Date
4 December 2016
A woman who has battled depression has attributed her problem to the pressures she faced from her mother when she was a kid. The mother, she says, wanted her to study even while in the toilet. Photos: baidu.com
A woman who has battled depression has attributed her problem to the pressures she faced from her mother when she was a kid. The mother, she says, wanted her to study even while in the toilet. Photos: baidu.com

Survey sounds fresh warning on high-pressure parenting

High-pressure parenting can have detrimental effects on children, a new survey warns, pointing to the prevalence of problems such as depression and social anxiety among over-stressed kids.

Parents must realize that putting undue pressure on children in relation to academic performance or other things could prove counter-productive, according to the study from The Baptist Oi Kwan Social Service.

Unveiling the findings of a survey entitled “Parental Emotions and Children Development”, the community welfare group said there is cause for worry about parenting practices in Hong Kong.

Children of over-anxious and pushy parents were more prone to depression and other emotional disorders, the survey found.

For the survey, researchers from Baptist Oi Kwan Social Service interviewed 130 pairs of parents and their children.

Most of the parents had an education level of secondary school, while their children’s average age was 11.5, Sing Tao Daily reports.

Of the 130 couples, 46 were found to be very anxious about their children’s school results.

Taking the over-anxious parents as a group, the survey found that over half of the children from this group were found to have problems with academics and social life and on matters of discipline.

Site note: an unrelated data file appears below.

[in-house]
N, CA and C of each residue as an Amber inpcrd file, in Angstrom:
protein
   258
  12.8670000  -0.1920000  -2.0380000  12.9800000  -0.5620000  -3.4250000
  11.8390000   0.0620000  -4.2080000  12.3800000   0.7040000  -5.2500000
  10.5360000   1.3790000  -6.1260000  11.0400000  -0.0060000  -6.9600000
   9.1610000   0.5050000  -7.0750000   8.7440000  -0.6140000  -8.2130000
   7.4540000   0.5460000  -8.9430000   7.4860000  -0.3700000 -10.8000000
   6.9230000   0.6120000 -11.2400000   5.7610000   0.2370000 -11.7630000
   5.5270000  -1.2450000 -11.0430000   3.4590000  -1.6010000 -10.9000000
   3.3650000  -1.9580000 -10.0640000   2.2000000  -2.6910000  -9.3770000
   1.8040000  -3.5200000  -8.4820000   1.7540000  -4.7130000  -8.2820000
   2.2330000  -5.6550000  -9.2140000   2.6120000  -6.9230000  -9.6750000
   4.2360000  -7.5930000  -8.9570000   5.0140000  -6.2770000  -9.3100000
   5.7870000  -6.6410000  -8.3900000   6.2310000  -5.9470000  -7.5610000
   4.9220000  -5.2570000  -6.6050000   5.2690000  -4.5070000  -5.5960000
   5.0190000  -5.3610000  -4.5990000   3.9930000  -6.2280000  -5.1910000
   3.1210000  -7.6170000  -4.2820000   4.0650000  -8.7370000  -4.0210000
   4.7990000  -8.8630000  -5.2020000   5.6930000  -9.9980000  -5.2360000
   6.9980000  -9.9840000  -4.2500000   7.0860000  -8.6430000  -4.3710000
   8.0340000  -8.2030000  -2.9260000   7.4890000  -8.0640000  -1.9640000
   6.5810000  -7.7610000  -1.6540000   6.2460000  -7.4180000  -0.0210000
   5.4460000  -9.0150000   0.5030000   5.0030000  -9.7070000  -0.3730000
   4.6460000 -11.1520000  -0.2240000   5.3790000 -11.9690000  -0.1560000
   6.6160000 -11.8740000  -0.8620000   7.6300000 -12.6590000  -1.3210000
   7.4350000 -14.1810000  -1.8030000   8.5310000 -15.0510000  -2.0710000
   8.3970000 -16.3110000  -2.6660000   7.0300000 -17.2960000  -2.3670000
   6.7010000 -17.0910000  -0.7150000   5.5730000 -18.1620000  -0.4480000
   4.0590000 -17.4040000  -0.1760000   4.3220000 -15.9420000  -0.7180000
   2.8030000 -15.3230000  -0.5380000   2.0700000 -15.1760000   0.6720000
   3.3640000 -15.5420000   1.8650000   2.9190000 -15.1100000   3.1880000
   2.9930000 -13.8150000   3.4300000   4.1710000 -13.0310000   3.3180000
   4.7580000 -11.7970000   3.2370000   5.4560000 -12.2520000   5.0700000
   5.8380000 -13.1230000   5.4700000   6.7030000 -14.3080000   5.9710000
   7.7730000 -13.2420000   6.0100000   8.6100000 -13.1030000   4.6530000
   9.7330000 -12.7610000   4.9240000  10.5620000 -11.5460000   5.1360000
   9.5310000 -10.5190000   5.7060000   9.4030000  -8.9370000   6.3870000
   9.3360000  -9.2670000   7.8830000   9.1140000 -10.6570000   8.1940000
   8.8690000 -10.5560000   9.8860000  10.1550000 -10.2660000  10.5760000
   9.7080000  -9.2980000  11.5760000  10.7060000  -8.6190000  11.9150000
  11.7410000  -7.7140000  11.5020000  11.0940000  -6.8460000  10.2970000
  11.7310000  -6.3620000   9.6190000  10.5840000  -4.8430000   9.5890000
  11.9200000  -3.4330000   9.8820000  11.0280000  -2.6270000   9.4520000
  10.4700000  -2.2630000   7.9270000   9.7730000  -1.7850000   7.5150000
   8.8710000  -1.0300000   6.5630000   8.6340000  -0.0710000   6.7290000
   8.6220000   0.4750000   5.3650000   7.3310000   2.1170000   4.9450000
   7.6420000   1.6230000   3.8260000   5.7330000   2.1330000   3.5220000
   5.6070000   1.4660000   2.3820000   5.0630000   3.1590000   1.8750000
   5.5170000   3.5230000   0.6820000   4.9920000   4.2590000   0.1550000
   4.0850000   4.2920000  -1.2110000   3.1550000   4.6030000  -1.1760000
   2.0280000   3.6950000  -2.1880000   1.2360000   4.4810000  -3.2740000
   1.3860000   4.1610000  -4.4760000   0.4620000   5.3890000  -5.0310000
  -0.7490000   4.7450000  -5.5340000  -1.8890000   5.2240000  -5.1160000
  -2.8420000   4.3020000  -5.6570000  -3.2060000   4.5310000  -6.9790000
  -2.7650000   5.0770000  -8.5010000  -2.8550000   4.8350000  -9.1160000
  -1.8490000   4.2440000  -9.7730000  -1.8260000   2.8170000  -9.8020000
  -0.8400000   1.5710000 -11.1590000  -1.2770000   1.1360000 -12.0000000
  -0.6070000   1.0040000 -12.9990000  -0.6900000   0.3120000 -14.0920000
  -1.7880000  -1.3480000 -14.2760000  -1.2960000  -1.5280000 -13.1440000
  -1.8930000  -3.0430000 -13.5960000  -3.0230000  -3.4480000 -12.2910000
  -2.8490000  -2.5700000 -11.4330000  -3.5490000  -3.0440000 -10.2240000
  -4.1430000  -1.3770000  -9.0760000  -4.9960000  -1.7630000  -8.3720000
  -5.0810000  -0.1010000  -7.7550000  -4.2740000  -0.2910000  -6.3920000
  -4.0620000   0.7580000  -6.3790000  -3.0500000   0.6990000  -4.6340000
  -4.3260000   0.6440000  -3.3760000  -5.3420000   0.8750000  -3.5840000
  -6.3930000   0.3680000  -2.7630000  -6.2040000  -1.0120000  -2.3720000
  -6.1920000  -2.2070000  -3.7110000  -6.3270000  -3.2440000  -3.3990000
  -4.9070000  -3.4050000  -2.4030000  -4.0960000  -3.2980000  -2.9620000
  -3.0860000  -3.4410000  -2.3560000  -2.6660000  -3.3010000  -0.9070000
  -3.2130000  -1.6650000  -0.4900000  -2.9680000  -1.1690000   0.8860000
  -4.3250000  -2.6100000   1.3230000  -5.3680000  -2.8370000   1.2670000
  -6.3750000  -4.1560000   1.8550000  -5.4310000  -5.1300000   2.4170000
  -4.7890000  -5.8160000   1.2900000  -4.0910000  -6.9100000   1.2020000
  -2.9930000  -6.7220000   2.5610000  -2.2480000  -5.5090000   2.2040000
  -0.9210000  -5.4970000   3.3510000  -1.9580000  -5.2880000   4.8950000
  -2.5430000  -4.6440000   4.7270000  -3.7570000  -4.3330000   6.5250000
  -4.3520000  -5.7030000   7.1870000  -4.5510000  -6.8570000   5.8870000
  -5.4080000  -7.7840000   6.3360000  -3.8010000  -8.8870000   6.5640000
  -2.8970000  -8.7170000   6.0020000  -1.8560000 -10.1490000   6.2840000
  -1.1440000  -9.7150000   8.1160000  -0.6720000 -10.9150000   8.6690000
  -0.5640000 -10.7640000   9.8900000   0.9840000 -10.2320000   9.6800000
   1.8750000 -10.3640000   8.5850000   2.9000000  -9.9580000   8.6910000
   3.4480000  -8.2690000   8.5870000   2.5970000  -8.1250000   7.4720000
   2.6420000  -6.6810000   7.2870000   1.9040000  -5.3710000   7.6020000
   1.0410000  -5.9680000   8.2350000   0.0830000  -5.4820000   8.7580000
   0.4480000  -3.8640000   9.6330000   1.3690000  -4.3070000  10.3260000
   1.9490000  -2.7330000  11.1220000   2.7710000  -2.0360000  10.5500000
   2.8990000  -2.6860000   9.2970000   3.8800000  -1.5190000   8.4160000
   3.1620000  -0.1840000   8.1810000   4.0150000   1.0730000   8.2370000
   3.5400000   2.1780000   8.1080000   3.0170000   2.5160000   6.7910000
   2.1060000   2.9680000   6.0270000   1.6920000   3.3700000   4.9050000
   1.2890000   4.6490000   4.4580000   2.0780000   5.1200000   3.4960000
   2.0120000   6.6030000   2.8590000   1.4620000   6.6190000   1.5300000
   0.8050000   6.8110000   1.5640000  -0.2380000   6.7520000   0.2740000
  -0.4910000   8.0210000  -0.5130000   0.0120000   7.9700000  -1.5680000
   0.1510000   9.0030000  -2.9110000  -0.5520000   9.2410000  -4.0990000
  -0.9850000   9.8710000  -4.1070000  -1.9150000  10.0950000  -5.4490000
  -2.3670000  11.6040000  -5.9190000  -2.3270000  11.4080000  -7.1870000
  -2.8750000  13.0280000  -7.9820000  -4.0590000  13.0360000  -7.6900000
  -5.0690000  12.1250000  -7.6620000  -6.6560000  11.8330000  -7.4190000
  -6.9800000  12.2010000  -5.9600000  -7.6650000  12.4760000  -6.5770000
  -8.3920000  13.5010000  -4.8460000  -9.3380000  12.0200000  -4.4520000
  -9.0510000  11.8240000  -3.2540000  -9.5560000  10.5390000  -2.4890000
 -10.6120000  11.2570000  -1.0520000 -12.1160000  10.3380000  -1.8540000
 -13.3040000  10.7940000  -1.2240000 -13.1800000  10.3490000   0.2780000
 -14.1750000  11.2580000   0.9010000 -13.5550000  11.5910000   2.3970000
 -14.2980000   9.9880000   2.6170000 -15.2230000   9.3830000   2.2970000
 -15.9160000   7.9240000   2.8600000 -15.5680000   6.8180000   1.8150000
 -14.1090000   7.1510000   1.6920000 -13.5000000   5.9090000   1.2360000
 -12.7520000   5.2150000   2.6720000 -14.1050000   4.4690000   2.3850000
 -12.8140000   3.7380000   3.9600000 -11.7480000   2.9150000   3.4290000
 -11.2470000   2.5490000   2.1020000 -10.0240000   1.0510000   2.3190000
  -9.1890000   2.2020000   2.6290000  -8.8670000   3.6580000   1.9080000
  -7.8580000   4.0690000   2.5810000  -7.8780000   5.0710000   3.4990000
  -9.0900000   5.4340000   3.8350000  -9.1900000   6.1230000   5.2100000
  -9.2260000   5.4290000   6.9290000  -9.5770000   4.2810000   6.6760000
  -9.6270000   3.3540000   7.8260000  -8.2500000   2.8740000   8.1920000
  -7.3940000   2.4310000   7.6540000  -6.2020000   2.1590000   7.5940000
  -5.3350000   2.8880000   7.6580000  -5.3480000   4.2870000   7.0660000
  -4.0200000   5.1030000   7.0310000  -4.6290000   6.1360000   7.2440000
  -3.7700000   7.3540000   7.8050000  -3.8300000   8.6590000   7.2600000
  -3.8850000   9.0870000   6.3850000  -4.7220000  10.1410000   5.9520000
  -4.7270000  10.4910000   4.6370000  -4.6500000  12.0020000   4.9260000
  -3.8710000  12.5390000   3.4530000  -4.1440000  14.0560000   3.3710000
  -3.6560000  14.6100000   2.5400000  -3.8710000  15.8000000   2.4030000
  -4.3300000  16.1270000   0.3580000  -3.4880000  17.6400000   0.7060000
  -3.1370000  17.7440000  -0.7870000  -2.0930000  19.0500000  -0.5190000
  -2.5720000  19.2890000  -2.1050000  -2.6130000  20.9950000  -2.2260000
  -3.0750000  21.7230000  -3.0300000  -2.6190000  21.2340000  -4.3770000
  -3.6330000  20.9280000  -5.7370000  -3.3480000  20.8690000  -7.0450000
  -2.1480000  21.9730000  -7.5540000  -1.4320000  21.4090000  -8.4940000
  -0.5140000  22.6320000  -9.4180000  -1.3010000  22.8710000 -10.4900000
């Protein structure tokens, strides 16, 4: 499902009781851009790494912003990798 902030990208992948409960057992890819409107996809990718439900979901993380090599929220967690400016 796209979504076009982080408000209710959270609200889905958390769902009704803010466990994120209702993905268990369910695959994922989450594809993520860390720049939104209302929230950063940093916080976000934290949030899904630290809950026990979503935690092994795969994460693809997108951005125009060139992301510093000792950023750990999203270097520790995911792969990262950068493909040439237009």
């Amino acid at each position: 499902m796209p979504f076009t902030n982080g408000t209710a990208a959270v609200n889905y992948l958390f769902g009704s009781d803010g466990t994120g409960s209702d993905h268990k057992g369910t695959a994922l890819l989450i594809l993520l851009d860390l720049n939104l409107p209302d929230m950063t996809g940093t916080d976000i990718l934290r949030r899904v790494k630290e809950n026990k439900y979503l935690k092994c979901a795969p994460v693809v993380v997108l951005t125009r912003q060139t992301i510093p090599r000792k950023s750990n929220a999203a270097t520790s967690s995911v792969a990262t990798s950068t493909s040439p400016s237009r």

Seventy percent of children whose parents adopted high-pressure tactics were found to have disciplinary issues, such as lying.

Comparatively, only 28 percent of children from the more liberal parents had disciplinary issues.

Scarlet Poon, an official who oversees the social service organization’s Integrated Community Centre for Mental Wellness, pointed out that some parents tend to yell or show anger when they are unhappy about something in their kids, rather than try to understand the issues.

Parents should realize that adopting such approach will actually worsen the situation in the kids, she said.

Poon suggested that parents should adopt the 3B4A tactics (3 breaths, Aware, Accept, Analysis, Action) tactic to calm themselves before talking to children and help them attend to the issues.

Researchers cited the case of a 24-year-old woman, who is the only daughter in her family, who has suffered from depression after facing enormous pressure when she was young.

The woman, who bears the surname Sze, recalled that her mother would scold her when she “only” got 98 marks in dictation when she was young.

Her mother even made a small corner table in the toilet so Sze could “make the most of her time to prepare for dictations,” news website the hk01.com reports.

Immense pressure led her into depression a few months before she had to take a public examination.

She did poorly in the exam and hence couldn’t get into a university.

Sze said she always quarreled with her parents but each time she would blame herself for the problem and not talk to the elders.

She has recovered after medication but there are still some lingering issues.

“I have changed six jobs in five years. I didn’t have the confidence that I can do my job well even when I got a promotion. So I just kept changing jobs.”

Following her experience, Sze says she hopes parents will let children live a less pressured life, giving them more rewards and freedom.

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